What Is Psychological First Aid?

Disaster Response to Promote Safety and Stability

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After someone experiences a traumatic event, their early responses can lead to distress that can interfere with coping. Psychological first aid (PFA) is a disaster relief technique developed by the National Child Traumatic Stress Network and National Center for PTSD (post-traumatic stress disorder).

The goal of the intervention is to provide safety, stability, and resources to people in the immediate aftermath of a traumatic event to increase survivors’ abilities to cope. This article explains how PFA is used, who does it, and its outcomes. 

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What Is Psychological First Aid?

PFA is not on-site therapy. Instead, it connects with people in the aftermath of a disaster with resources and support for their immediate needs. 

PFA includes eight core components, which include:

  • Making initial contact 
  • Ensuring people are safe and comfortable
  • Calming and orienting people
  • Identifying people's immediate needs
  • Offering practical assistance
  • Connecting people with resources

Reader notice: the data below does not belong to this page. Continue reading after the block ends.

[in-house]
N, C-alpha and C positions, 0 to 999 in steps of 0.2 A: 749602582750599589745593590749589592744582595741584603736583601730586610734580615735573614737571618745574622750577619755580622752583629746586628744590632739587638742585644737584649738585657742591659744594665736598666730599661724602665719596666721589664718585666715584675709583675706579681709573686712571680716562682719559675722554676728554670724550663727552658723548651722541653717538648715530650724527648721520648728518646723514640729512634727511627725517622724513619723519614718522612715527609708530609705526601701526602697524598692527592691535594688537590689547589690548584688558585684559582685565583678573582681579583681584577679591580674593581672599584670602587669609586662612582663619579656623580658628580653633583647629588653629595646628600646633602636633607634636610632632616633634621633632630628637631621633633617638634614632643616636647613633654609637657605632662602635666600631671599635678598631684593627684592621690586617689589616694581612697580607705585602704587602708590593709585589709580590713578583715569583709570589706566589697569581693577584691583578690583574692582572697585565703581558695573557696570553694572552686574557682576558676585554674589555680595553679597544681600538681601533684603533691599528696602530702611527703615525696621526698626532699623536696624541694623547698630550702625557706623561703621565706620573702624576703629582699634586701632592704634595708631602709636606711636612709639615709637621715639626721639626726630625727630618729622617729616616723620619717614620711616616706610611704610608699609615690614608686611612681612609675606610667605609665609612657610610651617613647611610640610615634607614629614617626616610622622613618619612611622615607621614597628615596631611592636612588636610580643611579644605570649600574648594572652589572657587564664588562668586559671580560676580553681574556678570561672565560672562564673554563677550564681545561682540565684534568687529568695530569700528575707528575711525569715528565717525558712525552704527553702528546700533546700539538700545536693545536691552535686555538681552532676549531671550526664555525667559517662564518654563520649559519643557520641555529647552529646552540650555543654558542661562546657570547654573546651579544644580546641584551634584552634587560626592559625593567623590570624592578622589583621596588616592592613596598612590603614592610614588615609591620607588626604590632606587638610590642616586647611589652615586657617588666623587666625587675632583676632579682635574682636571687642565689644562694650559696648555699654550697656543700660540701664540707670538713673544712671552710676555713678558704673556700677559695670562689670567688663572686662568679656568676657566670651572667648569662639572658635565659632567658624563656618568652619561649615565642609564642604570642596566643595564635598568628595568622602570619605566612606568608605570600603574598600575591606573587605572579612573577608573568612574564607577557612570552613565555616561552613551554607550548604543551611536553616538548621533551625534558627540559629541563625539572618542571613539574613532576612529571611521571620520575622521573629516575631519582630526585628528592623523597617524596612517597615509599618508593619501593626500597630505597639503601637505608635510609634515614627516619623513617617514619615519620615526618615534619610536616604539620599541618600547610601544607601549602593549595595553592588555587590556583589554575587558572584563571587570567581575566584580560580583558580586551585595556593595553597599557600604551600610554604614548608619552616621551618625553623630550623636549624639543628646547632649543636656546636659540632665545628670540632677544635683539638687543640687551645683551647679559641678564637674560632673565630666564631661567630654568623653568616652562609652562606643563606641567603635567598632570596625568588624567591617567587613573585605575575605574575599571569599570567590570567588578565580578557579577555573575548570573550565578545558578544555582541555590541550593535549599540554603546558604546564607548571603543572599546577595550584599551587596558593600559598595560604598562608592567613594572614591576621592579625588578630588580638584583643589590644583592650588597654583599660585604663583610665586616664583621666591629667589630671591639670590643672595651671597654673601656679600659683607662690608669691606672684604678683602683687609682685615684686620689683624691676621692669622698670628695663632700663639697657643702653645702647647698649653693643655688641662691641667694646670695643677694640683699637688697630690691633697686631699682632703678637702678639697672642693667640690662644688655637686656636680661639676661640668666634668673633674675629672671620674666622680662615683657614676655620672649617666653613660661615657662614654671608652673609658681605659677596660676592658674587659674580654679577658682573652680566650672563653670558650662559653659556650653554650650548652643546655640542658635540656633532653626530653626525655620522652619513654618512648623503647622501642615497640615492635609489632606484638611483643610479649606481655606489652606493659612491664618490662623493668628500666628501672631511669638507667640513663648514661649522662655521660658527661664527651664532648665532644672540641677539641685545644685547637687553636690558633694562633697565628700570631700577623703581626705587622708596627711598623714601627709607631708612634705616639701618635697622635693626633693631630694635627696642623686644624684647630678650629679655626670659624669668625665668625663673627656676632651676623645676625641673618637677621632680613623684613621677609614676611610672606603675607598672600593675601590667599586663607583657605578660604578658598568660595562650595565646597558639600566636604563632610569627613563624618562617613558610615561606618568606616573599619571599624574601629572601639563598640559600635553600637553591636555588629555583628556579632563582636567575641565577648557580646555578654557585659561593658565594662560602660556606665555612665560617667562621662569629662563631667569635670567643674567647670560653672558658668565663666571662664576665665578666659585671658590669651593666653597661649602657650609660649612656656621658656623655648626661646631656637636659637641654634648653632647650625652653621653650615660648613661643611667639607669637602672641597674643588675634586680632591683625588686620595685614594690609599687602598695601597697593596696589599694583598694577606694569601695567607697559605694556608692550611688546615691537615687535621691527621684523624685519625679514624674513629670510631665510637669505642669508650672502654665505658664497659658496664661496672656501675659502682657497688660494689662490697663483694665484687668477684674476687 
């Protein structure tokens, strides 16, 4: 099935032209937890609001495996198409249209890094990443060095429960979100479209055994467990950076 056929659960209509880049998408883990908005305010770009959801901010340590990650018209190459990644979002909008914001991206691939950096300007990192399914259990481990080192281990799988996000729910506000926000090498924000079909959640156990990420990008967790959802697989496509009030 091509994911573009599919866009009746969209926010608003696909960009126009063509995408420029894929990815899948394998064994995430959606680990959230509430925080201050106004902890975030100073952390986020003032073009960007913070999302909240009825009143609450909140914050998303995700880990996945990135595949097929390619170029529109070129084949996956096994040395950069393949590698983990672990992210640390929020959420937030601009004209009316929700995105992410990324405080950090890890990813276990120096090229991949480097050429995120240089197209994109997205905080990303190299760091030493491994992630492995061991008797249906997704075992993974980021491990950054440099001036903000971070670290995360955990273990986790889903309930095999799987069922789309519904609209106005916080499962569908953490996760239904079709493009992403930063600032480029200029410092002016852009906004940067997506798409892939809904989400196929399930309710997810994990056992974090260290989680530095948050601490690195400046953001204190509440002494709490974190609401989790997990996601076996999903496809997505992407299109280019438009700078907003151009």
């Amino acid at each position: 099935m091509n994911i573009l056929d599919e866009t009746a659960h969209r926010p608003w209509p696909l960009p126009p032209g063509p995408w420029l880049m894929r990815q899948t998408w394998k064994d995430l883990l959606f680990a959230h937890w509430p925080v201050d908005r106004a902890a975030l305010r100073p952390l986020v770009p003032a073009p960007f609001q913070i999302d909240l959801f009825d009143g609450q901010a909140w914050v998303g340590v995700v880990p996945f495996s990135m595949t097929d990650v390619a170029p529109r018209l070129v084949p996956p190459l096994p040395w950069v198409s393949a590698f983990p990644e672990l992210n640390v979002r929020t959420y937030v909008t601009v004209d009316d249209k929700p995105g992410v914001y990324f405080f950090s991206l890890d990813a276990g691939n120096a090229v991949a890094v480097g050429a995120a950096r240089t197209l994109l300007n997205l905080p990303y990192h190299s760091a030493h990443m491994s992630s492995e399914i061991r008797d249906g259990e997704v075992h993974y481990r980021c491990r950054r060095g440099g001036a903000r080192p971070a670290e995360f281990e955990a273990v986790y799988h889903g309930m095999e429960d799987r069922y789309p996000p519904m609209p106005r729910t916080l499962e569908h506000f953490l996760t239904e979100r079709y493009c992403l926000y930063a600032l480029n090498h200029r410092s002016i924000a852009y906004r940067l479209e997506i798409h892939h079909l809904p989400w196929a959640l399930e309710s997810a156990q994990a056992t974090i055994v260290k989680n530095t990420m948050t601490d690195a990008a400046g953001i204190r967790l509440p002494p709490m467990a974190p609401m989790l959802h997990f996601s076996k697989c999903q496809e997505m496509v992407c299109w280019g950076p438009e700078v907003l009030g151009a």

• Providing coping strategies
  • Linking people to collaborative services

PFA is not professional mental health care. In fact, laypeople (people without professional credentials) often perform it. However, certain understandings about people's coping needs guide PFA, including:

  • The need to feel safe, connected, and hopeful
  • The need for access to support
  • The need for self-reliance

Since 9/11, mental health experts have widely endorsed and advocated PFA as an early intervention for disaster survivors.

History

As a concept, PSA was introduced in the mid-20th century. However, it gained traction as a disaster response in the post-9/11 era.

In 2001, in response to mass shootings in schools, the workplace, and terrorist attacks, the National Institute of Mental Health brought 60 mental health experts together to discuss the psychological interventions to mass violence. Since then, PFA has become an integral early intervention disaster response.

"Psychological first aid" is the most widely used term to describe immediate emotional support following a crisis. However, other terms are also used, including:

  • Community-based psycho-social support
  • Disaster behavioral health first aid
  • Mental health first aid
  • Stress first aid

When Is It Used?

PFA benefits anyone who has survived or witnessed a traumatic event, including people of any age and gender. The World Health Organization (WHO) identifies the following as crisis events that could benefit from PFA:

In the aftermath of a disaster, people have common stress reactions. By reducing people’s immediate stress through PFA, people may have a better ability to cope long-term. Common stress reactions include:

  • Confusion
  • Fear
  • Hopelessness
  • Insomnia
  • Pain
  • Anger
  • Grief
  • Shock
  • Guilt

Who Does It?